Not Just Big Data, but Small Data, as Big Companies Learn from Small Business

As someone who studies business success and failure patterns, I find that lessons from entrepreneurial success can apply to larger, more established companies. Additionally, I have a background in data analysis going back to my early career. So, when I read the June 2015 Marketing News article “Size Matters” by Molly Soat, I felt it made some very good points.

The article emphasizes the role of small data. It describes small data as customer specific information, either from purchase histories or from other trackable behaviors from sources such as tech devices.

In a way, reading Soat’s article brought back memories of a peer reviewed article titled “Database Marketing Research” that I wrote for Marketing Research Magazine’s fall of 1994 issue. Back then, we didn’t have mobile phones and today’s trackable tech devices. Yet, the concept of making greater use of sources like purchase data, as I advocated in my article, was valuable even back then.

Thus, I believe Soat’s article is so right in saying that companies should leverage the information they already have. I see that as one more way that companies can build on past foundations. And, as I’ve said many times in my writing that appears here on my website, building on past foundations is important for business success.

As Soat’s article points out, small businesses often have been doing this. The article says, “Small businesses have smaller customer bases, so they are more able to tap into their institutional knowledge of individual customer needs and preferences, even if they do so informally…All companies could benefit from such customer specific insights.”

That’s so true. But, as I see it, the key point is not just whether you look at individual customer specific information. The key point is that, with fewer customers, small businesses can find it easier to be much closer to those customers, and may be able to understand them better than a large company that tries to piece together knowledge entirely from data.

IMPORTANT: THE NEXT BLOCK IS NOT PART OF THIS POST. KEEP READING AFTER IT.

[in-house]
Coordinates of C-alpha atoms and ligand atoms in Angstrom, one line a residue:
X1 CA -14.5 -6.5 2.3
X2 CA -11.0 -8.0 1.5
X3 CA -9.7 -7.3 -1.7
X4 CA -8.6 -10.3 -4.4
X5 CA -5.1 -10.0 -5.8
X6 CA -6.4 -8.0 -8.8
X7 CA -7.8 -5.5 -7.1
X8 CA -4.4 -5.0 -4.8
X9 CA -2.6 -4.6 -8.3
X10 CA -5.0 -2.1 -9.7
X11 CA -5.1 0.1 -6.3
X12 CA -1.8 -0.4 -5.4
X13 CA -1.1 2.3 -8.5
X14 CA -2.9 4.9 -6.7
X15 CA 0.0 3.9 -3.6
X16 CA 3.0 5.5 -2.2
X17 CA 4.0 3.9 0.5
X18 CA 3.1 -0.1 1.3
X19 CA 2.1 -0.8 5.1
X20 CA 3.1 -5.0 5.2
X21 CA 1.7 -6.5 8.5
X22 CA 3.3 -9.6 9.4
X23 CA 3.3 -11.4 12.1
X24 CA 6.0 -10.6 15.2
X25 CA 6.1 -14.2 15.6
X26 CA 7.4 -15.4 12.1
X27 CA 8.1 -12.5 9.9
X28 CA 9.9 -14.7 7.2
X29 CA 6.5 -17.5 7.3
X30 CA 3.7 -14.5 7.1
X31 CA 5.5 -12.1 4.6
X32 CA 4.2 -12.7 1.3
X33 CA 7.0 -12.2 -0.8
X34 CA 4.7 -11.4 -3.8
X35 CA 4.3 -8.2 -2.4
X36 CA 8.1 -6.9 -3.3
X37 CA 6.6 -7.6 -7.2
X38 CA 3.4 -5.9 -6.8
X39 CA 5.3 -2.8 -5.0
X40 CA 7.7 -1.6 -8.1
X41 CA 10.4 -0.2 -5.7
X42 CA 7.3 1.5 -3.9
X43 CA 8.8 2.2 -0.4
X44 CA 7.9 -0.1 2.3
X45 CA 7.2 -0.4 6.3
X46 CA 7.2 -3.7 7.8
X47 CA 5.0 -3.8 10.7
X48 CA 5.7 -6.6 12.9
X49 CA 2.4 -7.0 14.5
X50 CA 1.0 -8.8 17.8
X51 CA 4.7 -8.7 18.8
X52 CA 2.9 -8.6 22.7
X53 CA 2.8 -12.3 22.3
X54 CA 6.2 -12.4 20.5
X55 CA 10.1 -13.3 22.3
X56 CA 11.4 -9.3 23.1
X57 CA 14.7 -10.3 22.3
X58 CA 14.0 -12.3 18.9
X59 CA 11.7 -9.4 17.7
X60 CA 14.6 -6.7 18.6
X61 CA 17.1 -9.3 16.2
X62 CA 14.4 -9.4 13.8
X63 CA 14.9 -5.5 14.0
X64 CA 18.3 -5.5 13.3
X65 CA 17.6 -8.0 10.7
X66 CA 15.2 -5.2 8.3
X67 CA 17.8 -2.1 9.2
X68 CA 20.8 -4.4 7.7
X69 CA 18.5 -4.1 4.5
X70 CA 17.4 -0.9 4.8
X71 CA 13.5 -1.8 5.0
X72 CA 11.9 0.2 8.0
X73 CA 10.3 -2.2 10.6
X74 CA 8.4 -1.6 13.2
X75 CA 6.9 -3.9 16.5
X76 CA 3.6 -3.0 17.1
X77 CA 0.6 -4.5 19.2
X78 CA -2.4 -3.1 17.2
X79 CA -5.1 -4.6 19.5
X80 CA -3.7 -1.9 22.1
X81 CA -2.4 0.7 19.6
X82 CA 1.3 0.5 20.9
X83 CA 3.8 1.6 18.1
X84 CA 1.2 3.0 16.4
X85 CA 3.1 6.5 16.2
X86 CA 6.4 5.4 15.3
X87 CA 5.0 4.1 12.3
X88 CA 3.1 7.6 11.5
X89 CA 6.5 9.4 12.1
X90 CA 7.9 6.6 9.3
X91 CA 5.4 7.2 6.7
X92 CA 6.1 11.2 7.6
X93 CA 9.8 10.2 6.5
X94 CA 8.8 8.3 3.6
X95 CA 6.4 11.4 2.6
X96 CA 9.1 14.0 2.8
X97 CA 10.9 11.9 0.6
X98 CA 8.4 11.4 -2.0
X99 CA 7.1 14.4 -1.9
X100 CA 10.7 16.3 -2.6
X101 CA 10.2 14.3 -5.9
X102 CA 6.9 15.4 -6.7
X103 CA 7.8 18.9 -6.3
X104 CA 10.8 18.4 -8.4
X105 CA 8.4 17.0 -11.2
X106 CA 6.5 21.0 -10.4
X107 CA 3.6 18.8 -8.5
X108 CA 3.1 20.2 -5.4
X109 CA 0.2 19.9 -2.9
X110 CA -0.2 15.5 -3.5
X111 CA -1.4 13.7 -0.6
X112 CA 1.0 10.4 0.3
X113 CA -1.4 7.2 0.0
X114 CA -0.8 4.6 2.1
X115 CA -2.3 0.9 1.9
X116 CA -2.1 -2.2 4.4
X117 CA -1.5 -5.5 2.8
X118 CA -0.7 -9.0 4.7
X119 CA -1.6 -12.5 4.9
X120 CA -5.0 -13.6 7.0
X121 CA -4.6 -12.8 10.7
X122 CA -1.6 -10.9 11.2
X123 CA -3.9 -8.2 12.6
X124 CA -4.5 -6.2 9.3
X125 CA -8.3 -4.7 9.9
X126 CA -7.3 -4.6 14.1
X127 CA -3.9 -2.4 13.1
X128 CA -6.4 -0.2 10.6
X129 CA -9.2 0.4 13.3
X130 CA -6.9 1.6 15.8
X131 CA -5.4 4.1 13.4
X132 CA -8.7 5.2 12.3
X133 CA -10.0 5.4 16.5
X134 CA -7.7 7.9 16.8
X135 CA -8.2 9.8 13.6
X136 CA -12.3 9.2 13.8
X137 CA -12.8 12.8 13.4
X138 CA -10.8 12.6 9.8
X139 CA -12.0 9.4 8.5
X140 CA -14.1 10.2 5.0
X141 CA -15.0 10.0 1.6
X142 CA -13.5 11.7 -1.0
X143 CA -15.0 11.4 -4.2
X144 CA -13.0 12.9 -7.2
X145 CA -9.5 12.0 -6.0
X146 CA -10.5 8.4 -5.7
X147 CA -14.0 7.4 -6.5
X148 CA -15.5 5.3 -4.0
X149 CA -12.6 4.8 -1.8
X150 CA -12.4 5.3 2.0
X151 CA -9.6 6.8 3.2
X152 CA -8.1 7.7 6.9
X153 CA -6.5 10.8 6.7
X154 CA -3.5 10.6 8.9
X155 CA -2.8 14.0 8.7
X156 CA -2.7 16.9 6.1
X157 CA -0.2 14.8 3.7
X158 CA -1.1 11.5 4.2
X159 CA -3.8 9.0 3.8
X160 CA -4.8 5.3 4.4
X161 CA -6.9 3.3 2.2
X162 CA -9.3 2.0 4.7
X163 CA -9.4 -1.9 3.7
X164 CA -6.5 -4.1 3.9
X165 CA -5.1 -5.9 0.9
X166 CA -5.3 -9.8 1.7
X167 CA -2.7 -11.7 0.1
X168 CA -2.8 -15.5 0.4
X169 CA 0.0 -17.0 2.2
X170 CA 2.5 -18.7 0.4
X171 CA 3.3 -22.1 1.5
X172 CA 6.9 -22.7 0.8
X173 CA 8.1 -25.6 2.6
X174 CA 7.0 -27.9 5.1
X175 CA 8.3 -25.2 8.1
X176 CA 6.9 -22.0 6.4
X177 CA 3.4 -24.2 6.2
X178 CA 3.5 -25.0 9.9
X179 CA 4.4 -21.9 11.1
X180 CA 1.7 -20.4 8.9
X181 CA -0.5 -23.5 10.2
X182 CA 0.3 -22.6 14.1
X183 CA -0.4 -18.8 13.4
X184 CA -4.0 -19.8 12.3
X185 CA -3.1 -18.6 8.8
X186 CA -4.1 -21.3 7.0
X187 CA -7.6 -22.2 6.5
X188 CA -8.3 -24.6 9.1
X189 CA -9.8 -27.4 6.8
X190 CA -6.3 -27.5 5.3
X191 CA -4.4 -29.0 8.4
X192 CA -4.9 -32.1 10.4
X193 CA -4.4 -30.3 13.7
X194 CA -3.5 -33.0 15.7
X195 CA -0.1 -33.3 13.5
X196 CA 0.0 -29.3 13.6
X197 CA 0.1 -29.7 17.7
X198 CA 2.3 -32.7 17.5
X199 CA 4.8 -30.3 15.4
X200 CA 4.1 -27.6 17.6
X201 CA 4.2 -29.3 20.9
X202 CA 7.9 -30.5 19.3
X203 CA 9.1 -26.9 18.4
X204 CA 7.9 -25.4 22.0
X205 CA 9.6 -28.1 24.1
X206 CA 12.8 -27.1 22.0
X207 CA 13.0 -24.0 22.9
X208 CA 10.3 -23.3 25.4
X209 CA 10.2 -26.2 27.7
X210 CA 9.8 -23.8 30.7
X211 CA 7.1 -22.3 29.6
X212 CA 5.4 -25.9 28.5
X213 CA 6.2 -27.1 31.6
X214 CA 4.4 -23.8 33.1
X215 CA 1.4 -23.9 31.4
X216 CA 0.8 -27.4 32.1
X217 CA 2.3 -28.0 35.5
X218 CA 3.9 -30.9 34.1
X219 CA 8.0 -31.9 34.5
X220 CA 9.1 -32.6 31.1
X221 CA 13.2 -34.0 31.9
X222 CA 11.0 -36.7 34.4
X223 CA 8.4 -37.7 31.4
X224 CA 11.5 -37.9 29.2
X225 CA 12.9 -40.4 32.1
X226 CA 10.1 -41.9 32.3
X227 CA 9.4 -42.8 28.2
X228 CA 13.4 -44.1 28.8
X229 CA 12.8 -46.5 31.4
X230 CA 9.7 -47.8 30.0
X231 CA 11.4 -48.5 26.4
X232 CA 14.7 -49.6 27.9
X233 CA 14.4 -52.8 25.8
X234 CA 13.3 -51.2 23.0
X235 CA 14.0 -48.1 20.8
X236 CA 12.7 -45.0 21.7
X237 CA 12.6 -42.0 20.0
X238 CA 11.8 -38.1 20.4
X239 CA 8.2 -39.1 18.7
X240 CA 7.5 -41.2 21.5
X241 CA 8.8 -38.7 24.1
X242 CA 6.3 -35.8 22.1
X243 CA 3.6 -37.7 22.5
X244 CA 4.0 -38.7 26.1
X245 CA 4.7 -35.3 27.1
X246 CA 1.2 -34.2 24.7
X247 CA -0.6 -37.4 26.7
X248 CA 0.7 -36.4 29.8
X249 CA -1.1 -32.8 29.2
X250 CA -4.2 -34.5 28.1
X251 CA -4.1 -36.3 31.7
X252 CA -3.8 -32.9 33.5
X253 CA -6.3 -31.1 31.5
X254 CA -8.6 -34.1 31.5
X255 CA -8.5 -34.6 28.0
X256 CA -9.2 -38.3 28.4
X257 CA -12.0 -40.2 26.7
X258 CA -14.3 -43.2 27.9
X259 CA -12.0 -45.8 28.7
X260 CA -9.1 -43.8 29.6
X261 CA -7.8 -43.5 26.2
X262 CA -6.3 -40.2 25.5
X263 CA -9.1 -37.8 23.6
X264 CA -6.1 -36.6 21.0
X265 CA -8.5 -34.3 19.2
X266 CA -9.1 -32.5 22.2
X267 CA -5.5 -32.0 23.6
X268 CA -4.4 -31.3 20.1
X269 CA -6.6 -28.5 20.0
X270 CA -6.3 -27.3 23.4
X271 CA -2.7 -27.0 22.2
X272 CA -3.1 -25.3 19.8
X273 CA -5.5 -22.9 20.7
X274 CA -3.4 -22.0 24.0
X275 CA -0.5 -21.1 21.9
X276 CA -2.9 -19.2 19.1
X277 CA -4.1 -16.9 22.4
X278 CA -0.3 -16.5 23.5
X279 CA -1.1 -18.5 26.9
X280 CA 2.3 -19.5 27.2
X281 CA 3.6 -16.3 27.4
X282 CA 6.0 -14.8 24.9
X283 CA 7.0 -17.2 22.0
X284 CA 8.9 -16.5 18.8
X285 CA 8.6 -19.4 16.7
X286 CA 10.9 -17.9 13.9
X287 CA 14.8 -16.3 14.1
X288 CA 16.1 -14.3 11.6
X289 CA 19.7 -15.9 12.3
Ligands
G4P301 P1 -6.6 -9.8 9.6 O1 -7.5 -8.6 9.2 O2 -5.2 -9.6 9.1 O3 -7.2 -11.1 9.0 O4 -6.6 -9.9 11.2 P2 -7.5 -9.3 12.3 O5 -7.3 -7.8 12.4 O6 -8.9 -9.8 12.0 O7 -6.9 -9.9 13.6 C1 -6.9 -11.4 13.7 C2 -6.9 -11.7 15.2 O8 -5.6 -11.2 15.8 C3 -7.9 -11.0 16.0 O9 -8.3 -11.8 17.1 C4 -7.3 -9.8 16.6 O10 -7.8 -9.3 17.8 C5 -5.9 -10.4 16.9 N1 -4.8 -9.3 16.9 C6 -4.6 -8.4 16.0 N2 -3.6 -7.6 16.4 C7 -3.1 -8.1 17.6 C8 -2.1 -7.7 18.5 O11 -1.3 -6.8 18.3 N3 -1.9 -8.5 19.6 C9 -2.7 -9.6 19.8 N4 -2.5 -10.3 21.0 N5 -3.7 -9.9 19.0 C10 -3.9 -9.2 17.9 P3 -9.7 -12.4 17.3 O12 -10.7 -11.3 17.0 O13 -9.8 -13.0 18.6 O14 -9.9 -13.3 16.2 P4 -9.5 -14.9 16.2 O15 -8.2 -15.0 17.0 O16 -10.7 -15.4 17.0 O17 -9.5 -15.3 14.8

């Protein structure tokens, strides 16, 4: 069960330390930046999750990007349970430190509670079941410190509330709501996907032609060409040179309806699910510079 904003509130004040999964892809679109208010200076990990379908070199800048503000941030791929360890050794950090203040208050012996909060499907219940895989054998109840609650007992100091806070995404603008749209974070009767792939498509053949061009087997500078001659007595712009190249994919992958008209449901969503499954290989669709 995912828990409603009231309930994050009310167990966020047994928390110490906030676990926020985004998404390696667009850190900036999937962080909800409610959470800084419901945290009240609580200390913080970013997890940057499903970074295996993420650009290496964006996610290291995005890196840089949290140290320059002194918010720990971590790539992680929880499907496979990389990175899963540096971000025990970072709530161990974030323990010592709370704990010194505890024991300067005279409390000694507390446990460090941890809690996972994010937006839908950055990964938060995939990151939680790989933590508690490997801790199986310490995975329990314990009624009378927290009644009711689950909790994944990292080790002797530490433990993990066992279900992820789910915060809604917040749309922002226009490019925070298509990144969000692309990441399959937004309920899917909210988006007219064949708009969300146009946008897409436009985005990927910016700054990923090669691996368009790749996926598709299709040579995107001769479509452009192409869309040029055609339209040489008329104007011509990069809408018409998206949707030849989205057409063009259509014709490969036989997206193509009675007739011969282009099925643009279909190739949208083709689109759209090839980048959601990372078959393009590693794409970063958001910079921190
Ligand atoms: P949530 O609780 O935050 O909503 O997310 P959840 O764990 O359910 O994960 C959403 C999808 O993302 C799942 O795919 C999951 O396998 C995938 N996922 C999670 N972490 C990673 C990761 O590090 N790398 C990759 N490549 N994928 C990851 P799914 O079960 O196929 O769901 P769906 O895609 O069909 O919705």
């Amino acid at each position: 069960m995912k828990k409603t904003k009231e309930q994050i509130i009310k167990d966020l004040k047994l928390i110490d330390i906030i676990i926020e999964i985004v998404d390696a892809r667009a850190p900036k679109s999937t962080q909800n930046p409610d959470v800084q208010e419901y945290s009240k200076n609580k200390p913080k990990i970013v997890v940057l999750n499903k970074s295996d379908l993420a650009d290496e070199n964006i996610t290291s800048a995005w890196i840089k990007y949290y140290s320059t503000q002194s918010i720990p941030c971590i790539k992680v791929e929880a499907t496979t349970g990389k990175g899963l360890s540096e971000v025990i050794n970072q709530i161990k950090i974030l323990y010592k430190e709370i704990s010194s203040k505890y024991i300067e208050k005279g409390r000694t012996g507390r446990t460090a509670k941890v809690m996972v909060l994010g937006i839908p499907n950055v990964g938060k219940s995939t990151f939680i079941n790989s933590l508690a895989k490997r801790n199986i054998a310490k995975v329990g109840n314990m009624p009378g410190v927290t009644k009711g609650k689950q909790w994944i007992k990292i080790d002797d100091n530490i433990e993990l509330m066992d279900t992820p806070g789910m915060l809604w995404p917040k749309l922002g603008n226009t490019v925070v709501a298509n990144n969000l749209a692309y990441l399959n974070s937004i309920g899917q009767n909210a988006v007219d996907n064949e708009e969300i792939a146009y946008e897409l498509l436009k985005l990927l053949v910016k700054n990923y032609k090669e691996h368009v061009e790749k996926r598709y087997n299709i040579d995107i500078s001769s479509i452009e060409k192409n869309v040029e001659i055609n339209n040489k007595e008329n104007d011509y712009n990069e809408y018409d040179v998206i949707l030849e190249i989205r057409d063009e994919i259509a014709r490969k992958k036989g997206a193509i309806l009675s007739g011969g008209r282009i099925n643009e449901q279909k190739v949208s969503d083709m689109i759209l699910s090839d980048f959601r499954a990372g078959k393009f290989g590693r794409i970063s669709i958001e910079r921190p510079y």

Of course, it’s not just small companies that can be close to their customers. Big company staff at the local level may have valuable knowledge of individual customers. In addition, big companies may have sophisticated capabilities to tap data as a resource, and knowledge gleaned from that data can yield valuable insights. All of this can help understand the customer. And, truly understanding the knowledge you have about your customers helps drive success.

That’s why it’s so crucial for companies that make use of data to understand what the data really means. Soat’s article quoted Gary Drenik, CEO of Prosper Technologies, saying, “What small data does is look at individuals to understand people better. The question marketers really want answered is not ‘What?’ but ‘Why?’…” As I see it, understanding why is ever so important today, since Big Data advocates have said that correlations in the data will reveal valuable knowledge so we don’t need to know about the why. Unlike what some Big Data advocates have said, understanding why can be valuable. In fact, understanding what the knowledge means is crucial, whether the knowledge comes from big data or small data, since even customer specific small data can be misunderstood.

So, as I see it, the most important take-away from Soat’s “Size Matters” article is not that small data yields better insights than Big Data. The most important take-away is that it’s crucial to understand what the information really means, regardless of whether it comes from Big Data or from customer specific small data. Understanding what it means can make a valuable contribution to business success.

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